May 20, 2024 12:48 am
Humanity corrupts networks, which are not inherently toxic.

The debate on social media can be exhausting, especially when discussions become heated. However, it is not the platforms or their algorithms that are responsible for creating a toxic environment in online interactions. A recent study published in Nature sought to understand where toxicity originates by analyzing over 500 million threads, messages and conversations on eight platforms, including Facebook, Reddit, Telegram, Twitter and YouTube.

The researchers found that toxicity stems from human behavior rather than the networks themselves. Despite changes in social norms and networks over time, certain toxic behaviors persist in online discussions. Surprisingly, the study revealed that toxicity does not necessarily deter participation on the platforms. User engagement patterns showed nearly identical patterns in toxic and non-toxic conversations.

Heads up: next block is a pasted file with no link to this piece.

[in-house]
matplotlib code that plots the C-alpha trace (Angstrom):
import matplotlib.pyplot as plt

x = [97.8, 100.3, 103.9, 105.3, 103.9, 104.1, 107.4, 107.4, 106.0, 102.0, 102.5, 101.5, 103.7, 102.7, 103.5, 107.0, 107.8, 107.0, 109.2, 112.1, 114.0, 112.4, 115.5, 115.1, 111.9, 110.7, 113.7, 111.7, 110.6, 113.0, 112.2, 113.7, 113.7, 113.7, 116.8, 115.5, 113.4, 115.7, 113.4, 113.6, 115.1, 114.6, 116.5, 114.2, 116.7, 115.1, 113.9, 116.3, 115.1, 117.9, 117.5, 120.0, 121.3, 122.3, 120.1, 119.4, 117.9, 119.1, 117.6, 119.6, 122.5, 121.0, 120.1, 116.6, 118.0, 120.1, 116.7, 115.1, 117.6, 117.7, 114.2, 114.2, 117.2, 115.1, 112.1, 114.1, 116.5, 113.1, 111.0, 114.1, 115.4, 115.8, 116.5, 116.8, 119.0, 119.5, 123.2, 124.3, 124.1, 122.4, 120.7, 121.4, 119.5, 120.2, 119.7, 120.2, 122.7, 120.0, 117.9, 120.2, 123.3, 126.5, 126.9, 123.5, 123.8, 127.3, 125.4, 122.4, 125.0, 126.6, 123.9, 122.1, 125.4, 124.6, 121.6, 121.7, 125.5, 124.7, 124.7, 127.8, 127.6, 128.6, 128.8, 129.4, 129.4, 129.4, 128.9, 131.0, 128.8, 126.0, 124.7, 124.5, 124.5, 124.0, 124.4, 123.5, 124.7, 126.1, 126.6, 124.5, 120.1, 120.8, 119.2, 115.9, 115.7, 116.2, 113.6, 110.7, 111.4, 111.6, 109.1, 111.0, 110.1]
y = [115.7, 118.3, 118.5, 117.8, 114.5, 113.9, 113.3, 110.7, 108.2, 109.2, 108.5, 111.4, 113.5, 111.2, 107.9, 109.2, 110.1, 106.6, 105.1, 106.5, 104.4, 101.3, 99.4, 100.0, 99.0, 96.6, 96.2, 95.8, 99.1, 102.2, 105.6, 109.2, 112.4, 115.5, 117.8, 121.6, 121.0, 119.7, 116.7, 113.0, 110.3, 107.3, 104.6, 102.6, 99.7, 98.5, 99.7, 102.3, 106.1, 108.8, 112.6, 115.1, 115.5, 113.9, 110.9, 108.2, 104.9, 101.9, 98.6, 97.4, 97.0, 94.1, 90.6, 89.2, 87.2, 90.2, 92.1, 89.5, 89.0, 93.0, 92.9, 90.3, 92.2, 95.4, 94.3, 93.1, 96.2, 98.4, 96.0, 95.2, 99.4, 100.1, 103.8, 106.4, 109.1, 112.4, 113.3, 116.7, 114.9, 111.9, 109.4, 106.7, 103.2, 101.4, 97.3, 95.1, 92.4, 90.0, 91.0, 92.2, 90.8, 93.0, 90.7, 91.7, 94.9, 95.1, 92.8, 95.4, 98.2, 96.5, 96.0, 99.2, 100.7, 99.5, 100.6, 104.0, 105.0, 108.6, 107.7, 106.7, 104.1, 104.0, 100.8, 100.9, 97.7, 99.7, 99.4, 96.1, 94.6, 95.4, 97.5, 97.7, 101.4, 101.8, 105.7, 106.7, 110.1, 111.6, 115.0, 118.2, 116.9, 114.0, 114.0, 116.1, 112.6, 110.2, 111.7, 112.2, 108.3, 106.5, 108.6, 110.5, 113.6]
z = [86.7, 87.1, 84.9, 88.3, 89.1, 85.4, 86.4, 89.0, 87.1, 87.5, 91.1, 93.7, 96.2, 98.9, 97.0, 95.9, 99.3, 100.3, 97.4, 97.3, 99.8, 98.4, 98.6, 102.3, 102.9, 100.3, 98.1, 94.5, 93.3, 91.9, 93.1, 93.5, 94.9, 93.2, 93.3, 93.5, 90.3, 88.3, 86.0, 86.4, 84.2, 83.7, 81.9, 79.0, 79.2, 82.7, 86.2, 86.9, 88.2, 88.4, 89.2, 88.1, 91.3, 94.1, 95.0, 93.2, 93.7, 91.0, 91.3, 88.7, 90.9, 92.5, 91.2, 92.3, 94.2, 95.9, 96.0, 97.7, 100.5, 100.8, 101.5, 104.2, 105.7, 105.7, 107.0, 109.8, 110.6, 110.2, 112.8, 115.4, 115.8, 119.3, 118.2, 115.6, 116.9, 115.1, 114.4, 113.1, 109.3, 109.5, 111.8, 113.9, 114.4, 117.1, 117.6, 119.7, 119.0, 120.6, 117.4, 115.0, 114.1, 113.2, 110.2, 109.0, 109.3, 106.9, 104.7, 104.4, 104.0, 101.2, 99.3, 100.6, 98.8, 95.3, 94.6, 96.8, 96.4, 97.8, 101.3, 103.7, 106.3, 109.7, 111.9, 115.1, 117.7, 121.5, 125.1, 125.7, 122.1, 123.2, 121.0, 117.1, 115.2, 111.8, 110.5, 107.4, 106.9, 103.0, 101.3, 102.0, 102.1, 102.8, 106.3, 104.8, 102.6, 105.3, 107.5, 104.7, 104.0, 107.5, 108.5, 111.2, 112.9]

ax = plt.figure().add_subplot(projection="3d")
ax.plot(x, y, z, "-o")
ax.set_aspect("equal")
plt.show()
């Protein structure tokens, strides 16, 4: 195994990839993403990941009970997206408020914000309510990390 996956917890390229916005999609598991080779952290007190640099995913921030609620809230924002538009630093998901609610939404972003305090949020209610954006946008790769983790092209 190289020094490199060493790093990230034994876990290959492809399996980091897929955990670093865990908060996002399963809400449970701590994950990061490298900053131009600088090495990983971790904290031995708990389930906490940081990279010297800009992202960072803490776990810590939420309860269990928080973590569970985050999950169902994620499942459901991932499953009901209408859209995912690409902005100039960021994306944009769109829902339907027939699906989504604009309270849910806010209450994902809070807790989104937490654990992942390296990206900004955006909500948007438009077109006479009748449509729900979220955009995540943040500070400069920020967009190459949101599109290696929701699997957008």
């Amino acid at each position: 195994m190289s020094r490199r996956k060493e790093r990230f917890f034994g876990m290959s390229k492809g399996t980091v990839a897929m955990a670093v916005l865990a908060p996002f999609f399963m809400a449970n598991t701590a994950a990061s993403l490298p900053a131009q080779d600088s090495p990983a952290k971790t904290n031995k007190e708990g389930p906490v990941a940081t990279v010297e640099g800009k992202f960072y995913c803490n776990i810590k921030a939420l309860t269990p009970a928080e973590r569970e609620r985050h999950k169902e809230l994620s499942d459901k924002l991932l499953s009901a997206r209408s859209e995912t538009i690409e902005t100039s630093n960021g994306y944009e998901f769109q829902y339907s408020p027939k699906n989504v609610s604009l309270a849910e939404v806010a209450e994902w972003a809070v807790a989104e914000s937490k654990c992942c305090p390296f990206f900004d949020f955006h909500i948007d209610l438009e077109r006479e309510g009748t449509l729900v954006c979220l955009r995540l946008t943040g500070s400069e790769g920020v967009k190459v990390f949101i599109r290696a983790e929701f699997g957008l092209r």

While human behavior contributes to online toxicity, efforts to mitigate it can still be effective in creating a more positive online environment. Social platforms can moderate content to minimize toxic behavior and promote healthier discussions online.

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